Carrying out 100,000 COVID-19 tests per day in England by the end of April would be a “herculean task”, the government has been warned.
Health Secretary Matt Hancock has unveiled a five-pillar coronavirus action plan to achieve a “significant” increase in testing for the disease.
It comes as new figures from NHS England showed the first death of someone diagnosed with the virus actually happened in February – one week before previously thought.
The statistics also revealed more insight into the age profile of the patients with 52% of those who have died were aged over 80.
Meanwhile, another 569 people have died in the UK after contracting coronavirus – bringing the total number of deaths to 2,921.
Testing is seen as vital in tracking the virus and giving the UK hope of ending the current lockdown, but opposition parties and some experts expressed scepticism and called for more detail.
Keith Plumb, a chemical engineer on the board of trustees at the Institution of Chemical Engineers, told Sky News: “Setting up what appears to be effectively a new industry within the UK in such a short amount of time doesn’t really seem to be that practical.
“I’m not saying we can’t do it, but it does seem to be quite difficult.
“I wouldn’t say it was a completely empty promise but the task is very great – the proverbial ‘herculean task’.
“As the Secretary of State said, we don’t really have a diagnostics industry in this country… and that in itself is not going to be straightforward.”
The “five-pillar” plan involves:
- Swab testing at Public Health England and NHS laboratories
- Using commercial partners, including universities and private businesses, to establish more swab testing
- Introducing antibody blood tests to determine whether people have had COVID-19
- Surveillance to determine the rate of infection and how it is spreading across the country
- Building an “at-scale” diagnostics industry to reach 100,000 tests by the end of April
Mr Hancock said the 100,000 figure included both the general public and NHS staff.
And it would be a combination of antigen tests (which shows whether somebody currently has the virus) and antibody tests (which shows if someone has had COVID-19).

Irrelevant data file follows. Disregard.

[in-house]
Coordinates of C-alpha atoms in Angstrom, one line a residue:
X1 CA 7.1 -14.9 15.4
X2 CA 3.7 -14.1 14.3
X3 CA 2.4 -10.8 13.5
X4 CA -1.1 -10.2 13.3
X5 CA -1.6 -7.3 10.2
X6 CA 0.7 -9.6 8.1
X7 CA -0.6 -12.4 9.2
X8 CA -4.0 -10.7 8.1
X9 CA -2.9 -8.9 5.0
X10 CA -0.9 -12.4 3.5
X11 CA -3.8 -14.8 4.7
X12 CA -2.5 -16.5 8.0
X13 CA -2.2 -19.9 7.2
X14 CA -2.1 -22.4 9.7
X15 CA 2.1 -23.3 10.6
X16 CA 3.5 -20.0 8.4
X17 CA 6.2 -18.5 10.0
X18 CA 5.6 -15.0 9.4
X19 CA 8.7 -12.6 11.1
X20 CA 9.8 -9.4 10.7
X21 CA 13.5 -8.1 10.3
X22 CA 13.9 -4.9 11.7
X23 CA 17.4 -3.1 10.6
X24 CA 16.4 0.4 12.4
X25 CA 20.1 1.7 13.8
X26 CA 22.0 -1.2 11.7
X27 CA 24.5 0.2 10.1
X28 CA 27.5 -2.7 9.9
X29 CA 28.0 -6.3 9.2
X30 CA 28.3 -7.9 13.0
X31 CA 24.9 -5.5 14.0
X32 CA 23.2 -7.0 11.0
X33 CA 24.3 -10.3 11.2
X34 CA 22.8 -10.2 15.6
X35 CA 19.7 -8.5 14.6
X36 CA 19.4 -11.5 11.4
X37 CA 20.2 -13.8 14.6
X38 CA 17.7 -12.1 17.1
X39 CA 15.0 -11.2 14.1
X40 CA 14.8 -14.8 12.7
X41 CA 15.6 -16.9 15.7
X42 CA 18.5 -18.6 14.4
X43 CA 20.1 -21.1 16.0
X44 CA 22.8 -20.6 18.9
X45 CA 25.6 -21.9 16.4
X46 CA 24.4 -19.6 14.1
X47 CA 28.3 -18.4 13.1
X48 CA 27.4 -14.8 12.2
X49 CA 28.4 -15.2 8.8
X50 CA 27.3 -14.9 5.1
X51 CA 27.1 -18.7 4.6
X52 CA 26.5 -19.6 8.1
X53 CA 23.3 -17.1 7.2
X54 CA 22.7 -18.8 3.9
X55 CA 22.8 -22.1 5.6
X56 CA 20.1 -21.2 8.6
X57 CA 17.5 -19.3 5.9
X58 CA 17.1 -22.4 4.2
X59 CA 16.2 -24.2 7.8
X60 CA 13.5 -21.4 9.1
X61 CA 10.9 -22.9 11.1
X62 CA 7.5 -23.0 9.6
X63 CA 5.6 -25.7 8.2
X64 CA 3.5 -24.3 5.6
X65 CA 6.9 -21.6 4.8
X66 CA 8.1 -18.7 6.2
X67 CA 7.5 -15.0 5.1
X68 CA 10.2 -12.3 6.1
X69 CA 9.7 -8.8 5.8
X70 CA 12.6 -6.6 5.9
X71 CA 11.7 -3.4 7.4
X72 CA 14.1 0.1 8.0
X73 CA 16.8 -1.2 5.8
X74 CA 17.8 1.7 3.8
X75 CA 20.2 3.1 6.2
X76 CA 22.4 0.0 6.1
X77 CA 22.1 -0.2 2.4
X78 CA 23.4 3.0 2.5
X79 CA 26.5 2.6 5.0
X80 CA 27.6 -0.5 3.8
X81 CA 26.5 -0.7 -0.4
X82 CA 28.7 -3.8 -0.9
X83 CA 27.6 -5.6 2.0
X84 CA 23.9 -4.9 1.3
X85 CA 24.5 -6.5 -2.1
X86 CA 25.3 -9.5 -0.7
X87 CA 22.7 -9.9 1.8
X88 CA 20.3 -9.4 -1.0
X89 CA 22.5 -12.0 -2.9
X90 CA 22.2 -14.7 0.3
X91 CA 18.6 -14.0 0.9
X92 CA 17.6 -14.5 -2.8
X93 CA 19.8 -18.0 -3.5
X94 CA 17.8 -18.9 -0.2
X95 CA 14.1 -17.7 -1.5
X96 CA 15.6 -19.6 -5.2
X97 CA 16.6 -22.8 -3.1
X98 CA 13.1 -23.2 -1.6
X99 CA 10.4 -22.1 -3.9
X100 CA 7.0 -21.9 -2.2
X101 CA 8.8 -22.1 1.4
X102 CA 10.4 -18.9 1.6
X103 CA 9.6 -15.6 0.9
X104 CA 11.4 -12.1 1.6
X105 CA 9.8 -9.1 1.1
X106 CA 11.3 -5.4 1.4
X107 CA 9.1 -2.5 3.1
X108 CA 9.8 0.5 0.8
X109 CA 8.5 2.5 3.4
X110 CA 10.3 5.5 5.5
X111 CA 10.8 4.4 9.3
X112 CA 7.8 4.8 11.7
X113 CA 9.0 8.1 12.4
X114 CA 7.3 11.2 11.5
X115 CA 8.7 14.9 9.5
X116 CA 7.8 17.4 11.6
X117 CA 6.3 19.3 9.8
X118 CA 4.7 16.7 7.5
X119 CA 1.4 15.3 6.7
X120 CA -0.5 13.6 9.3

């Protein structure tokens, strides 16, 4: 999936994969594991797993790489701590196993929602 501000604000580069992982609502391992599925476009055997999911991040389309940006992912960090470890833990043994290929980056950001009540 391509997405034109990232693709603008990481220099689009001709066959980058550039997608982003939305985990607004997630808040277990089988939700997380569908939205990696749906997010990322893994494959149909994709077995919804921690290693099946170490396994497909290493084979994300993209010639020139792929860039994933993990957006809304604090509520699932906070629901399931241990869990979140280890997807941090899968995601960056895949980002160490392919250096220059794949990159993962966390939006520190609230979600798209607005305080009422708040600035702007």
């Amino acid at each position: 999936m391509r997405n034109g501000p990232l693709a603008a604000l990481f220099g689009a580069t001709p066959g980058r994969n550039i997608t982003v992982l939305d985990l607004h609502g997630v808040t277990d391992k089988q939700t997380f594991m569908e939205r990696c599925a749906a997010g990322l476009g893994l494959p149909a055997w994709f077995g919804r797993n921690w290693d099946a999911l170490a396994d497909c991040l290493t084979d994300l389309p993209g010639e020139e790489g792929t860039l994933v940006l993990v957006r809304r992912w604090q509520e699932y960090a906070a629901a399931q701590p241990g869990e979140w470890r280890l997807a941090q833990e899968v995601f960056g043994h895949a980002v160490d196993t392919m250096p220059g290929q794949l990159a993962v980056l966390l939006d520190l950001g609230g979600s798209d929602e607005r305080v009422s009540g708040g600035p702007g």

Mr Hancock also said the government remained committed to eventually carrying out 250,000 tests a day, something Prime Minister Boris Johnson has spoken of achieving in the past.
The government is working with nine potential providers who are working to produce an antibody test, while it is also looking at whether people could be given immunity certificates to prove they are able to resume their normal activities.
Mr Hancock also vowed that health service staff will be able to get tested for coronavirus “absolutely before the end of the month”.
The ambitious pledge follows criticism of government efforts to ramp up testing and disquiet that the UK is lagging behind other countries.
Mr Hancock addressed this criticism during the news conference blaming the UK’s lack of a large diagnostics industry.
Labour’s shadow health secretary Jonathan Ashworth said the commitment from the government was “welcome”, but added: “NHS staff will recall that only a few weeks ago Boris Johnson was promising 250,000 [tests] a day.”
Downing Street said earlier that it had finally reached its target of 10,000 daily tests on Tuesday, with 10,412 carried out on that day in NHS and Public Health England laboratories.
Mr Johnson’s official spokesman said 2,800 members of NHS staff have been tested at drive-through facilities, although “significant numbers” had also been tested at NHS and PHE labs.
An increase in testing of NHS staff would potentially enable thousands of them who are self-isolating, because they or their family members have shown symptoms, to return to work once they know they are clear of the disease.
Mr Hancock said the latest figures showed that 5.7% of doctors were currently absent because of COVID-19.
Matt Hancock will be speaking to Sky News at around 7am this morning about his five-pillar action plan
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